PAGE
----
Then-governor Edward DiPrete gave a green light for the East Bay Bicycle Path in 1983, and four years later the Rhode Island Department of Transportation began converting the long abandoned Providence & Worcester Railroad right-of-way, laying four miles of trail from East Providence to Barrington. The path’s four phases were completed by 1992 at a cost of $5 million. Since then, the path has become increasingly popular both with local residents and tourists from other states.
Unlike the East Bay Bicycle Path, the Blackstone River Bikeway is a work in progress, with eight project segments totaling approximately 18 miles of both multi-use trail and on-road signed bike routes between Providence and Woonsocket (near the Massachusetts border). Once in Massachusetts, the Blackstone River Bikeway will connect with a project to bring the trail to Worcester. At its southern end, the bikeway will eventually link with the East Bay Bicycle Path, making a continuous 31.9-mile route for alternative transportation.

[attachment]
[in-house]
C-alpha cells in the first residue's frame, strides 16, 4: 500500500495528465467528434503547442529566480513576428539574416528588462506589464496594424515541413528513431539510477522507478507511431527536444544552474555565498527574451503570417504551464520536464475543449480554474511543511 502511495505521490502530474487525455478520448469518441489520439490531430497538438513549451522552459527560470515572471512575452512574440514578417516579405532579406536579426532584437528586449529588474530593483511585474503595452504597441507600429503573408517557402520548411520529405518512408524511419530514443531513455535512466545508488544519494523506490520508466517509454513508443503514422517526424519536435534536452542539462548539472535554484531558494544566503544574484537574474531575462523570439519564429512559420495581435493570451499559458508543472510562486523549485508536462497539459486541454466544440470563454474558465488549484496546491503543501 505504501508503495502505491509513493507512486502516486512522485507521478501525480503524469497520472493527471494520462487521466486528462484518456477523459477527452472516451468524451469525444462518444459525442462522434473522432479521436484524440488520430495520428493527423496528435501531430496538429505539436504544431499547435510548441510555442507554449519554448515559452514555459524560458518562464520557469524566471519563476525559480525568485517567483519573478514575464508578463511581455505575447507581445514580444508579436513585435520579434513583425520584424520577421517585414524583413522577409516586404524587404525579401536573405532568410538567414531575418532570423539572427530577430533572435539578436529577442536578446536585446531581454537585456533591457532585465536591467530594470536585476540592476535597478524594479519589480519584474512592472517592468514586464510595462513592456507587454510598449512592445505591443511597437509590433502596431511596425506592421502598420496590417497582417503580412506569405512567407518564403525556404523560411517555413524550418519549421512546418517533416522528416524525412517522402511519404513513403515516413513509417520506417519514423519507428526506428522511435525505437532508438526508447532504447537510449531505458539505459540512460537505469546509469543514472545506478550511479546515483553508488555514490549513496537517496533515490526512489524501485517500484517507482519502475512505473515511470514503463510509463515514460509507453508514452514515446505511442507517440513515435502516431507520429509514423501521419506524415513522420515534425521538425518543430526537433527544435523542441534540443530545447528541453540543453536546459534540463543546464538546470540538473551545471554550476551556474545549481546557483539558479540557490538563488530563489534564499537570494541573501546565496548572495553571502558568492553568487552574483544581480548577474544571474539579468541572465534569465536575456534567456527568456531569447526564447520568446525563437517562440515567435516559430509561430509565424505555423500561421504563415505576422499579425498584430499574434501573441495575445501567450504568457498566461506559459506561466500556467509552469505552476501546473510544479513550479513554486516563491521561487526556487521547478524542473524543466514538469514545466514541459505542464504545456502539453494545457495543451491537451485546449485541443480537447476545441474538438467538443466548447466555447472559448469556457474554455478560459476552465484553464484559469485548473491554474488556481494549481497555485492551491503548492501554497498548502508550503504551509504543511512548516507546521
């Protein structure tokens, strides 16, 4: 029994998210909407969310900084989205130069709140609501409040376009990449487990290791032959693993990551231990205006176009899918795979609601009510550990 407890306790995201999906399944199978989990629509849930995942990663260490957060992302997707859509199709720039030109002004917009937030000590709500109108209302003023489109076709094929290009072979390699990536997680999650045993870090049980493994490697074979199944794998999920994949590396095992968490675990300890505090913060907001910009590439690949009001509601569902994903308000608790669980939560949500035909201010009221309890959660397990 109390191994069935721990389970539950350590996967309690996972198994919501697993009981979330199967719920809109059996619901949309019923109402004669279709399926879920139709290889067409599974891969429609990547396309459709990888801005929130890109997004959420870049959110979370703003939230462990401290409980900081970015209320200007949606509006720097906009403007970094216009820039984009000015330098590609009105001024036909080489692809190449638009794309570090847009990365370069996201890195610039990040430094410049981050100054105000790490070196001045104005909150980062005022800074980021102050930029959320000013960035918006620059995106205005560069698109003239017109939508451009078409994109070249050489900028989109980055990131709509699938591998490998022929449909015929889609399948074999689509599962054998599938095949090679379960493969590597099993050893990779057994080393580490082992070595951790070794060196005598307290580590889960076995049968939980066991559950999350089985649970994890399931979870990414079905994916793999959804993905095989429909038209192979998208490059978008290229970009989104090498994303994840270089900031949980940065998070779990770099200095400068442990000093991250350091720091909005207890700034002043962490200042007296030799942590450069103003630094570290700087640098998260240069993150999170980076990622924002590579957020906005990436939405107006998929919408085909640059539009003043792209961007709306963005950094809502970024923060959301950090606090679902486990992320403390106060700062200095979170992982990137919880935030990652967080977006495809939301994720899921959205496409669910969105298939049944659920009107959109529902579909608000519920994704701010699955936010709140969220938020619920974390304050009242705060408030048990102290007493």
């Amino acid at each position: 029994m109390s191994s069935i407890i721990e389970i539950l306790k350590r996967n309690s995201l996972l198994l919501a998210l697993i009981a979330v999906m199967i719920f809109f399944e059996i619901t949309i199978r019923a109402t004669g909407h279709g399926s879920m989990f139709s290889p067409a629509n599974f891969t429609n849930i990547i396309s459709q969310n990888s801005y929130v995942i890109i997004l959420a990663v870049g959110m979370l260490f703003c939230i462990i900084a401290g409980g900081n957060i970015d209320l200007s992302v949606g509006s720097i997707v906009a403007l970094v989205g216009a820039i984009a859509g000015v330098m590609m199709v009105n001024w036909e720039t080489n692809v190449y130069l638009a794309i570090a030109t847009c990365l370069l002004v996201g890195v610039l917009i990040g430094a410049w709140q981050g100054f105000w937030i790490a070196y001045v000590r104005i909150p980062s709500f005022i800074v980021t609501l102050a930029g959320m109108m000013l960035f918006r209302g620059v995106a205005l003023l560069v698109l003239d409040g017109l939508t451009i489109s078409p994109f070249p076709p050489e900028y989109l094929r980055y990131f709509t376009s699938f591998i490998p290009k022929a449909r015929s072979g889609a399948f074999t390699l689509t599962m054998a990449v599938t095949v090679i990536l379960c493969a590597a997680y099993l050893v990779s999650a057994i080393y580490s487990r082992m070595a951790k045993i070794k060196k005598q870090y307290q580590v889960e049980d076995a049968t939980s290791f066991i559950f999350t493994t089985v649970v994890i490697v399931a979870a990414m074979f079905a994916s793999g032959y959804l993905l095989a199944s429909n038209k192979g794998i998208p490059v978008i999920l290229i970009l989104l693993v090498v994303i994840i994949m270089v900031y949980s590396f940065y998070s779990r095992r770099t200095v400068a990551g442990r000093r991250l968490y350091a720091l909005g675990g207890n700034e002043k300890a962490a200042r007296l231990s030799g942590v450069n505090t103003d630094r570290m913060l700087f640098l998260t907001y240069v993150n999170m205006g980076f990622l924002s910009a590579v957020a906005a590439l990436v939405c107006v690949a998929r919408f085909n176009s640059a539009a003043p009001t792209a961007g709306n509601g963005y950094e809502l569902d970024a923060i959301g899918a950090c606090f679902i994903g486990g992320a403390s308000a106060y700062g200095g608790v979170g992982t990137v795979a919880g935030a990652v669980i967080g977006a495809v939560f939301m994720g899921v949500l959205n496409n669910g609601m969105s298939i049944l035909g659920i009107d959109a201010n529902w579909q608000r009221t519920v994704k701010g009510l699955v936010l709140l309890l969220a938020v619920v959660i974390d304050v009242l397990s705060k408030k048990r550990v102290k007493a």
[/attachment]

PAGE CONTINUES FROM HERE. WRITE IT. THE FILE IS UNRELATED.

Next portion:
The bikeway lies in a 400,000-acre swath of land known as the John H. Chafee Blackstone River Valley National Heritage Corridor between Providence, R.I., and Worcester, Mass. The corridor is named for the late John H. Chafee, Rhode Island’s progressive Republican U.S. senator who was instrumental in pushing through two bicycle-friendly transportation bills in the 1990s. Carved out by the Blackstone River, the valley boasts industrial history and natural beauty in equal parts. The river and canal that run alongside it were once home to so many textile mills that the river flowed different colors, depending on what was being dyed from day to day. Today, a new organization led by Sue Barker called the Corridor Coalition is busy advocating for the restoration of the Blackstone River and its environs.